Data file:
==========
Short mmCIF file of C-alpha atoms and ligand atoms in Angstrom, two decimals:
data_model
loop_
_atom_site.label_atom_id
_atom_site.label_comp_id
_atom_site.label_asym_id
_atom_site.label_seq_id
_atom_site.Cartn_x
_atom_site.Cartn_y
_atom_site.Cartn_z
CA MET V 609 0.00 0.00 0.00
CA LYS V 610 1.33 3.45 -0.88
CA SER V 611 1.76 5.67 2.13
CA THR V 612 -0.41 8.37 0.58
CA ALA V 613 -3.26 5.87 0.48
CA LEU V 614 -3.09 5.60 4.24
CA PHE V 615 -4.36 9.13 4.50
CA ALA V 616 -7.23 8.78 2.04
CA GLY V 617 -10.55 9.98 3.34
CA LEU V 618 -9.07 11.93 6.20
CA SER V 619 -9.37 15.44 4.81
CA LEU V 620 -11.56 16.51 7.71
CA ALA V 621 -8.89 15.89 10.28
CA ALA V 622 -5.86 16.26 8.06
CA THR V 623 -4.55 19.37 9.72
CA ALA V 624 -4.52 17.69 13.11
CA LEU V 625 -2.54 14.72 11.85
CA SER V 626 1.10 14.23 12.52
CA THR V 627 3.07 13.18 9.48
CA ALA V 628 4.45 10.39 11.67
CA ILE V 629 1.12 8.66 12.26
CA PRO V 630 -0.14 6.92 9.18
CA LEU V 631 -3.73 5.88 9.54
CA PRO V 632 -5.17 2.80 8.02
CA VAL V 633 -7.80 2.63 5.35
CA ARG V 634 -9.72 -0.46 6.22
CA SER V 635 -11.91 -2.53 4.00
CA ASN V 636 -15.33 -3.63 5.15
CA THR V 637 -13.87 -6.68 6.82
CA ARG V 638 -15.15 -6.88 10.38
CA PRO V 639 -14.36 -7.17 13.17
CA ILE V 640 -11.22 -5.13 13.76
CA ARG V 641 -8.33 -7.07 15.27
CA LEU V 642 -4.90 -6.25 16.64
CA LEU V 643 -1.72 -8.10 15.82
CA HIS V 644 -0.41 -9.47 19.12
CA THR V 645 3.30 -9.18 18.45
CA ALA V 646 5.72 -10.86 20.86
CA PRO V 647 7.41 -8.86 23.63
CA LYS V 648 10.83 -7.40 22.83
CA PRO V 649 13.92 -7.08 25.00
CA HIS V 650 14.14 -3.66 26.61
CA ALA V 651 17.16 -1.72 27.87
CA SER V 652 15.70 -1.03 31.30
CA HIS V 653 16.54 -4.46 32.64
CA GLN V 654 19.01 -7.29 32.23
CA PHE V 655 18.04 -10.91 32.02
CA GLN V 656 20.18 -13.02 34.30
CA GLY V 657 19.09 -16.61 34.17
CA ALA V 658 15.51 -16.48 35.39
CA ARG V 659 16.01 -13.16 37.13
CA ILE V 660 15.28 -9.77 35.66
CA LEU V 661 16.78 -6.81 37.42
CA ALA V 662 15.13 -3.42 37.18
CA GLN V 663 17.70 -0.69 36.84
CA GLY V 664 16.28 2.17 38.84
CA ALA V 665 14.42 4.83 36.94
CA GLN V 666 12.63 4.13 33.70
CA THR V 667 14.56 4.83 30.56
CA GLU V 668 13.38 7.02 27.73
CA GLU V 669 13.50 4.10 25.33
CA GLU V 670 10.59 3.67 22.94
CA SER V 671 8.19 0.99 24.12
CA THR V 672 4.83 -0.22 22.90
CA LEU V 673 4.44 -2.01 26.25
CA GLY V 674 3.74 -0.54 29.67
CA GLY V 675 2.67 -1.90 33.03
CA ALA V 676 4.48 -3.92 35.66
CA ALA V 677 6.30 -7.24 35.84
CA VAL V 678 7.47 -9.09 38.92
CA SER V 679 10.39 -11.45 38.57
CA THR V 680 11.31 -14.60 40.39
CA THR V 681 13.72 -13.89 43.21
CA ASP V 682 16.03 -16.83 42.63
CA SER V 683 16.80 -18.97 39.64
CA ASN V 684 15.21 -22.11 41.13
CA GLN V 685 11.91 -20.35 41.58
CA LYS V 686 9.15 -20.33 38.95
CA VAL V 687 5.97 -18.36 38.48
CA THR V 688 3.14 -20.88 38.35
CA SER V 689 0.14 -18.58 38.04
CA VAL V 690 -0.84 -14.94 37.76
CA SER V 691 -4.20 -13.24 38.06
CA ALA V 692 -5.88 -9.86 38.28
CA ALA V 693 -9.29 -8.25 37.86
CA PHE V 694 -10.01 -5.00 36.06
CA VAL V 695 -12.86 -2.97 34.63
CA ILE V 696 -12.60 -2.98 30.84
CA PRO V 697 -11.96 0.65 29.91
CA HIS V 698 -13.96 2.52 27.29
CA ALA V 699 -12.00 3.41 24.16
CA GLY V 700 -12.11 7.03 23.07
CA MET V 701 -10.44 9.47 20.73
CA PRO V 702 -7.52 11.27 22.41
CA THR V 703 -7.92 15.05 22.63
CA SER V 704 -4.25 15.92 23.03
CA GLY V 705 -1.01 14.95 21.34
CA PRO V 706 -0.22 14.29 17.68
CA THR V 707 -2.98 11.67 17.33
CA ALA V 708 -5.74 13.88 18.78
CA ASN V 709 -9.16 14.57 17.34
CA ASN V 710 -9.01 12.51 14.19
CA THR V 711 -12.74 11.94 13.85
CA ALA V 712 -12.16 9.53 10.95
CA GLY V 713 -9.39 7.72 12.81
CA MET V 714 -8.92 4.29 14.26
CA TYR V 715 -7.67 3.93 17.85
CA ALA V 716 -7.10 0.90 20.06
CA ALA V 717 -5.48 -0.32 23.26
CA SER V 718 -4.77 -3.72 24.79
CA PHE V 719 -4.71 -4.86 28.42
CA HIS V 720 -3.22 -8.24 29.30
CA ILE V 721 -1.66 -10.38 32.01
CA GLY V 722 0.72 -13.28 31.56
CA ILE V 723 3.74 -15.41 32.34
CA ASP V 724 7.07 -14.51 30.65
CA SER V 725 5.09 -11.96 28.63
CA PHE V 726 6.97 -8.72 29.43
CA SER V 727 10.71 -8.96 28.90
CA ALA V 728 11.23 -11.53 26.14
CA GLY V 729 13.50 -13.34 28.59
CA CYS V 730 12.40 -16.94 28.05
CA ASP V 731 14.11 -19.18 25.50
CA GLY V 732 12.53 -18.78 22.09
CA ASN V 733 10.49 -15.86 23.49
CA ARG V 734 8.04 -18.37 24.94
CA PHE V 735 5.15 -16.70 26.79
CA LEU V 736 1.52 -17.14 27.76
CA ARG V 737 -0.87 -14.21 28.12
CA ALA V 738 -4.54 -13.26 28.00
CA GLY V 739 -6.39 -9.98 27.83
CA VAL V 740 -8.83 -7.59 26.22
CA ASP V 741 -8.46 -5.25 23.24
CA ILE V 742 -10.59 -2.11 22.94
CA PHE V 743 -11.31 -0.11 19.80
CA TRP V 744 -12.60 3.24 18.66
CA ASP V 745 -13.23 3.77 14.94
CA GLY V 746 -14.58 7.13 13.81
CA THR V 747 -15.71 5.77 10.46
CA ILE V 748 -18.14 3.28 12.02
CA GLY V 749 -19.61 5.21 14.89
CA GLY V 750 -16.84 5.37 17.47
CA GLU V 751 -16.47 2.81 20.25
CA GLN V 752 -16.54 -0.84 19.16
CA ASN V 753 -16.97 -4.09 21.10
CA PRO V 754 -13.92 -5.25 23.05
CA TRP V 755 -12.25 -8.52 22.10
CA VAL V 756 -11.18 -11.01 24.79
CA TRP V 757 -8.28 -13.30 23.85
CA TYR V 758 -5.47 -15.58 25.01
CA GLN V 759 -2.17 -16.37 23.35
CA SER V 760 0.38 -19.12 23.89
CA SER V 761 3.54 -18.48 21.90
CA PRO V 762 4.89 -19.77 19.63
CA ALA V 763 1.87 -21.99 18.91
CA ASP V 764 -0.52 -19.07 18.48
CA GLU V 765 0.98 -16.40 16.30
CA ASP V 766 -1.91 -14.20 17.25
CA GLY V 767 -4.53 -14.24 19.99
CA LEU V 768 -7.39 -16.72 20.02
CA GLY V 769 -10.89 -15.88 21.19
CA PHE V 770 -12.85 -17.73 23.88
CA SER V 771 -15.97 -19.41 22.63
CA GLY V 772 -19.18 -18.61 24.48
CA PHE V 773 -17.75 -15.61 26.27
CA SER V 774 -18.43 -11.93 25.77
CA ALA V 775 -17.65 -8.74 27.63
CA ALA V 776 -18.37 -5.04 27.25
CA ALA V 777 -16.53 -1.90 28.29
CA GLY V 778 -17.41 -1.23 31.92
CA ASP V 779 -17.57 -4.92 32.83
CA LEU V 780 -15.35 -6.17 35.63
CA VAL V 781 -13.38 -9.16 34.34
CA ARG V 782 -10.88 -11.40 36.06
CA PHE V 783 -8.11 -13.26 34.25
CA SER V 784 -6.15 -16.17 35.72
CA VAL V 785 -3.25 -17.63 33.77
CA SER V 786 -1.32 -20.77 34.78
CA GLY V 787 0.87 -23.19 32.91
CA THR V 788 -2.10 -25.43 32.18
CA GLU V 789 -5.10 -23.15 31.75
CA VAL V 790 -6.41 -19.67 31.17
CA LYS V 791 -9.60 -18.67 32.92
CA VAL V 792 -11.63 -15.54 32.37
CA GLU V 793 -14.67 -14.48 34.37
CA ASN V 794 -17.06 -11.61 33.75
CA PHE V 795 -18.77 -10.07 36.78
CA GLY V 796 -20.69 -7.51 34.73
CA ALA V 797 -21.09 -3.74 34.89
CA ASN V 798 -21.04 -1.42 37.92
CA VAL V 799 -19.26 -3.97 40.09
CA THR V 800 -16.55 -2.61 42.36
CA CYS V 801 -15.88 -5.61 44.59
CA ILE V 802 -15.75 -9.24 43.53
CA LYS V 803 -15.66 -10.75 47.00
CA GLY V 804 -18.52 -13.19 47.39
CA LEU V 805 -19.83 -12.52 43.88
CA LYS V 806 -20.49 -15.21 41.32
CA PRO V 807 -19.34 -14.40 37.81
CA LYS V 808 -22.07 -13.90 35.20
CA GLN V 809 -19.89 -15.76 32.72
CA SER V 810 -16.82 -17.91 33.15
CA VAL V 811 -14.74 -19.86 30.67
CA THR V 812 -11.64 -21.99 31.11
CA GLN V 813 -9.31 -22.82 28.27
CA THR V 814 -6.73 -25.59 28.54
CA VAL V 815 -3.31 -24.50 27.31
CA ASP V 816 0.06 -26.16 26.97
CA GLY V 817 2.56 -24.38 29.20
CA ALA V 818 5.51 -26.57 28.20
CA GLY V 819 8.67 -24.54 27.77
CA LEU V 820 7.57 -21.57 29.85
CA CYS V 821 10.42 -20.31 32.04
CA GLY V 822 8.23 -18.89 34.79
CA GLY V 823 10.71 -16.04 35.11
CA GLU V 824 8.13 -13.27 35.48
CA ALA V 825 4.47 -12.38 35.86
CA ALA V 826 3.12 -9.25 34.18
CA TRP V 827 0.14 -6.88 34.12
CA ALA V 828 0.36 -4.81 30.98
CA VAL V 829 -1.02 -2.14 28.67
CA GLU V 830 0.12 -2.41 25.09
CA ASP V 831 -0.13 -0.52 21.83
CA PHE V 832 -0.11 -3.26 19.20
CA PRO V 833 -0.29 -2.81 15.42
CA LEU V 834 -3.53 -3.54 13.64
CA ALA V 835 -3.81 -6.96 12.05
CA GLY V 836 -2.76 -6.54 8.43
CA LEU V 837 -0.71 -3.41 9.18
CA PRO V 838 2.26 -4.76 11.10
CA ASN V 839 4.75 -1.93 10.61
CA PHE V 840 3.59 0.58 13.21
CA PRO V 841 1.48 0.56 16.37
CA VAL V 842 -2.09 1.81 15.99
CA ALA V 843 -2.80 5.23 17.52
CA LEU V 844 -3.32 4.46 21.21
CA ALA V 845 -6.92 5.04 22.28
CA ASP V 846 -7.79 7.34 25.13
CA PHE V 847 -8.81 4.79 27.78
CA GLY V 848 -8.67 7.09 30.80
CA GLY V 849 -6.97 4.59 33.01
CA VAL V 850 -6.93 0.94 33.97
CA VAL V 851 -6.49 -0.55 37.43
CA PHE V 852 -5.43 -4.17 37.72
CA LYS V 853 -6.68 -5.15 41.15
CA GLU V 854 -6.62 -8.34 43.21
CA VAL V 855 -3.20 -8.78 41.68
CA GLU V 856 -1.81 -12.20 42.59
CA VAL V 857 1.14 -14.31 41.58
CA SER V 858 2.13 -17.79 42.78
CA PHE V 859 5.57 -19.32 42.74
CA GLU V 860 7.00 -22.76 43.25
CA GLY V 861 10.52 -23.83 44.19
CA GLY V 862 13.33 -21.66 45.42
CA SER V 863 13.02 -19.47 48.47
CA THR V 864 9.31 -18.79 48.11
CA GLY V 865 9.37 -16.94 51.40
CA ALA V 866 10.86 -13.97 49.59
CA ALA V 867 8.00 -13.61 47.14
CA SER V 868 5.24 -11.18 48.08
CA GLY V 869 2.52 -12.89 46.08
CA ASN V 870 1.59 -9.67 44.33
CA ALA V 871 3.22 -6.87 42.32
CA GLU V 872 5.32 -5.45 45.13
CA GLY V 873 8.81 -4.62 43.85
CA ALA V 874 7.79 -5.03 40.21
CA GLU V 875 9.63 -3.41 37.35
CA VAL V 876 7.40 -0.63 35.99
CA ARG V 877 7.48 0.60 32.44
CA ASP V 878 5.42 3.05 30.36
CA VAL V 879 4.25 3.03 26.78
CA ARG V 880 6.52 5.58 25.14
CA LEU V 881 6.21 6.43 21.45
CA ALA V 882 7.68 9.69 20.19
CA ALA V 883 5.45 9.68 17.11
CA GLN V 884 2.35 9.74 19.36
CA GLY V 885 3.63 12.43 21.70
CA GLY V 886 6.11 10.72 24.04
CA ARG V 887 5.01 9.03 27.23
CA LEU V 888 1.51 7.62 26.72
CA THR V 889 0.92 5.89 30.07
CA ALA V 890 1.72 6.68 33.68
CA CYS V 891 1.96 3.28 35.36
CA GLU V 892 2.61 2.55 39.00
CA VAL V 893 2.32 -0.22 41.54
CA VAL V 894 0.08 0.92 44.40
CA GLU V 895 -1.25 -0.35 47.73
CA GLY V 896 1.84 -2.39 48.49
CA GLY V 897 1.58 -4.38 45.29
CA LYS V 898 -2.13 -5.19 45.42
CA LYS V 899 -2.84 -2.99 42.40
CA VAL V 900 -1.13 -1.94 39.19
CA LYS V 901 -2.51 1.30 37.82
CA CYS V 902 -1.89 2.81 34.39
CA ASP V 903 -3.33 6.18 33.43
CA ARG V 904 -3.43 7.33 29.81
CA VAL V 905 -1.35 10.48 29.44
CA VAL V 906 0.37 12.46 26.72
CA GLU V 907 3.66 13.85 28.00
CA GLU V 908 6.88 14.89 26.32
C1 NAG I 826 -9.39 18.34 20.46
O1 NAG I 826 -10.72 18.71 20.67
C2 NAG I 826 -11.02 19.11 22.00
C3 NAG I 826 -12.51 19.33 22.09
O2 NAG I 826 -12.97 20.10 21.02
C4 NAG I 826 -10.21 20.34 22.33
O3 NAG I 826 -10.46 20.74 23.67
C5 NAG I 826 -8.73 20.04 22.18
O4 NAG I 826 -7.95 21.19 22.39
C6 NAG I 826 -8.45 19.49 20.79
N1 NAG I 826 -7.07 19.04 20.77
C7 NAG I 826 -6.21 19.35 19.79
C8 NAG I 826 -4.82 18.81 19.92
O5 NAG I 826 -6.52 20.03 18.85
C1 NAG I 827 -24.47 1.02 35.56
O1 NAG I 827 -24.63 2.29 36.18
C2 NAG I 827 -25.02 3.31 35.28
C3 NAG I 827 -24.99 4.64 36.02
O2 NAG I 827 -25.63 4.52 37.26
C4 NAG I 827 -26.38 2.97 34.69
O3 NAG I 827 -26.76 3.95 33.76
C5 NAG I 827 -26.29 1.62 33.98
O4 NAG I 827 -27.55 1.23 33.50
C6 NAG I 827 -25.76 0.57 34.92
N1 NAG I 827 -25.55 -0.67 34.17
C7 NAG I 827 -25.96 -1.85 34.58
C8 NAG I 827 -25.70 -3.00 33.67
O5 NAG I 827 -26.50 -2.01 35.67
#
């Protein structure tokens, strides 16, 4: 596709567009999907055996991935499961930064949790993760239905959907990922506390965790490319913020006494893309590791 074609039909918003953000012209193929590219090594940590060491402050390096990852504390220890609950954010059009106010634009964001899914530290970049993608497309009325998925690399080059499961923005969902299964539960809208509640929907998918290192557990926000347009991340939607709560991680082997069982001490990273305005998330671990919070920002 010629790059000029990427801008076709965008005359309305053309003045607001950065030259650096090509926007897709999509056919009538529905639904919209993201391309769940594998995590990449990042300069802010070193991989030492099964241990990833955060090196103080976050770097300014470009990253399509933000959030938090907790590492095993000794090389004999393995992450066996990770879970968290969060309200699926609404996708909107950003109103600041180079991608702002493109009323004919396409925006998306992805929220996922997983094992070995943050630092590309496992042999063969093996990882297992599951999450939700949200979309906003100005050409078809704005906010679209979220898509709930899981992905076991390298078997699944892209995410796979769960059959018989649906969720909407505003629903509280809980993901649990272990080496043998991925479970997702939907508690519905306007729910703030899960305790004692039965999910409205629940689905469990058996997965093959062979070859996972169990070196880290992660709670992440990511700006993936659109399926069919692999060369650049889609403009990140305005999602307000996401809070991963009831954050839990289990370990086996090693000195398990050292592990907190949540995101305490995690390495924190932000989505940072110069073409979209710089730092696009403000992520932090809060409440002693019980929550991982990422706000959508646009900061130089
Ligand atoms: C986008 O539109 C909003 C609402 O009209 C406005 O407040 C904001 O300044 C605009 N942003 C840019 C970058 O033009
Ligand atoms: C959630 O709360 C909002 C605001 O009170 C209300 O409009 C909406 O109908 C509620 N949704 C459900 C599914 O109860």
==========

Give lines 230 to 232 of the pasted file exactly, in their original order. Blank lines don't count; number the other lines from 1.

CA ALA V 828 0.36 -4.81 30.98
CA VAL V 829 -1.02 -2.14 28.67
CA GLU V 830 0.12 -2.41 25.09